‘Be joyful in hope, patient in affliction, [and] faithful in prayer’ – (Romans 12:12).
Recently elected Prime Minister Mia Mottley insisted that the team she leads recognizes the importance of hope within the wider Barbados population. The first female Prime Minister wooed the nation by advocating that “hope must be matched with real opportunities, opportunities to learn new skills, to find new jobs, to make new investments, to create new art and new music.” Inspiration coming from the utterances of the national leadership is vital given the real circumstances and the storms of austerity that are already hovering above Barbados.
Certainly, the promise of hope combined with the virtues of creativity, urgency, and the co-requisite of transparency and accountability to the governed are sine qua non if Barbados is to successfully overcome the challenges of the day. These dynamics are essential for good governance; they are pivotal for the transformation that Barbados must endure at this juncture in the island’s historical development.
Barbados faces several challenges – there are some old, and some new, some internally initiated and others externally formed. Regardless, there must be a sense of urgency that ought to reflect the serious nature of these challenges; there must be the leadership and a greater force suggesting that these worrisome challenges of today, would be overcome soon to the satisfaction of all residents, visitors, and well-wishers of Barbados.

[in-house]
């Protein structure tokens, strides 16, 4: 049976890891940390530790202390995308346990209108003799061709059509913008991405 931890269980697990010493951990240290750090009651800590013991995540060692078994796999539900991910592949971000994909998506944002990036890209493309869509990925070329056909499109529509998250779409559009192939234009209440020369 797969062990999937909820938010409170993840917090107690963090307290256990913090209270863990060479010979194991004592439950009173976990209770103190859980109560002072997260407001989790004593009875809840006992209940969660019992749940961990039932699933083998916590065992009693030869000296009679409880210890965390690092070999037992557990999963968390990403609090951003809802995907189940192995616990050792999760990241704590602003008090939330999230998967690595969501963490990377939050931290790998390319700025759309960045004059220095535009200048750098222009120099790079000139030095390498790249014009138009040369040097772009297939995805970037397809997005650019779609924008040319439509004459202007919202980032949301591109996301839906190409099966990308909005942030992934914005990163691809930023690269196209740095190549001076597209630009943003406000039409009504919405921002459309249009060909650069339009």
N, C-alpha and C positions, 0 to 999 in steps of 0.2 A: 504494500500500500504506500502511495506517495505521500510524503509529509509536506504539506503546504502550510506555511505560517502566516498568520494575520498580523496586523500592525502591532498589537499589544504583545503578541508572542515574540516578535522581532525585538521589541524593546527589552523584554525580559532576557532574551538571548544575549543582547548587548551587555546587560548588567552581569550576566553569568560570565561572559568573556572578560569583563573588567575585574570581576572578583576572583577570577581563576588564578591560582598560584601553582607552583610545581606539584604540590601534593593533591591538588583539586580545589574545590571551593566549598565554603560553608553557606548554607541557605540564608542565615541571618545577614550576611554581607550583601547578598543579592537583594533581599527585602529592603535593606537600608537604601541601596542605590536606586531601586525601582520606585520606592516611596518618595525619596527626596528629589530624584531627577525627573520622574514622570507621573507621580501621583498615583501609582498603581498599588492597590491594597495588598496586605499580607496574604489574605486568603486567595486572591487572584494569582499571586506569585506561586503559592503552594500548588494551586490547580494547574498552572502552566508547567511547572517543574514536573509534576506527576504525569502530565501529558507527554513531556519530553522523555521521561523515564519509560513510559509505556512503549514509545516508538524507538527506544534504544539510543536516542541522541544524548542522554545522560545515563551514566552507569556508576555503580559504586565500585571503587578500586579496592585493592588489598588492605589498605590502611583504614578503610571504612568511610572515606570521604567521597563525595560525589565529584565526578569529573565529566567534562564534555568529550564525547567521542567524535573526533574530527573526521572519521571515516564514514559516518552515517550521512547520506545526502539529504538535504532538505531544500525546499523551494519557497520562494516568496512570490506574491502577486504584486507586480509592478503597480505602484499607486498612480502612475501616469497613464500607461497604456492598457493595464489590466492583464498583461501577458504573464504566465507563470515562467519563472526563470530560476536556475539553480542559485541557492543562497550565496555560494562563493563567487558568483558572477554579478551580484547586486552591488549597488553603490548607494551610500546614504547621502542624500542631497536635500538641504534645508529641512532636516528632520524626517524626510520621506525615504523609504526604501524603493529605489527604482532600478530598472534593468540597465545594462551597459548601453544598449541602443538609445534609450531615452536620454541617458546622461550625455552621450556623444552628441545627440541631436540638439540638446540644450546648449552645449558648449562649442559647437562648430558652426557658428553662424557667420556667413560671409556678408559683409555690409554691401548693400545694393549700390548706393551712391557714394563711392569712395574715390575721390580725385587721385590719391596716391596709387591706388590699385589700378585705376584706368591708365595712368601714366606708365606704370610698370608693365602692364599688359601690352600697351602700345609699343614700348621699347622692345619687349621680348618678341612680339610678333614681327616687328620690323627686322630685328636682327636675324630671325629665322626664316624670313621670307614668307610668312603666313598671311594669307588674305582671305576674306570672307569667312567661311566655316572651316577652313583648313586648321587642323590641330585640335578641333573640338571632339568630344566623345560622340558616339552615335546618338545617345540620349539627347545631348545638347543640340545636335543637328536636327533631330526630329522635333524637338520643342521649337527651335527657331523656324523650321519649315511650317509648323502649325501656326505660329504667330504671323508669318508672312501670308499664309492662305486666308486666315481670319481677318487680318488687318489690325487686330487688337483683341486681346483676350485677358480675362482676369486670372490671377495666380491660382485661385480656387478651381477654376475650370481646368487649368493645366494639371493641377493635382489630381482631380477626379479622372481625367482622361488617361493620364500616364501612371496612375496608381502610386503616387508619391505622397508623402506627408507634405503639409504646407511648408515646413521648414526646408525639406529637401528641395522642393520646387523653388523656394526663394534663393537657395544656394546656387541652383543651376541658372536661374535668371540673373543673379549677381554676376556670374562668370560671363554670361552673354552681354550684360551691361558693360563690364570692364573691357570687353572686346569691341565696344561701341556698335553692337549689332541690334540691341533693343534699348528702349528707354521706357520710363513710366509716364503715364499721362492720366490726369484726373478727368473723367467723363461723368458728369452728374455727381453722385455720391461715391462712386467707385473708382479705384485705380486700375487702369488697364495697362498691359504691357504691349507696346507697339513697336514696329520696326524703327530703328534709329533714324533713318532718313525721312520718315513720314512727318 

Indeed, whether living in Barbados or in the Caribbean Community (CARICOM) or in the wider international world, Barbadians have an almost perfect opportunity to demonstrate globally that this nation of 431 square kilometres can attend to the important task of rescuing a ‘stagnant’ economy and putting the brakes on an unstable society. Simultaneously, Barbados must be concerned with rebuilding a sustainable economy and stable society that will reach unprecedented heights while delivering prosperity for all.
Moreover, the dynamic of having a twinned-gem comprising the Barbados Head of State in Her Excellency Dame Sandra Mason and the Prime Minister in the Honourable Mia Mottley (both Queen’s Counsels) symbolizes the rootedness of achieving gender parity to the further enablement of Barbadian civilization. The appropriateness of the Governor General’s words that: “My Government is committed to safeguarding our future generations and empowering them to have the best quality of life our country can give them” speaks beyond gender, attaches to the youth and elderly, but more purposefully demonstrates a willingness to be strict guardians of the Barbadian heritage whilst being the shapers and firm craftsmen and women of our collective fate.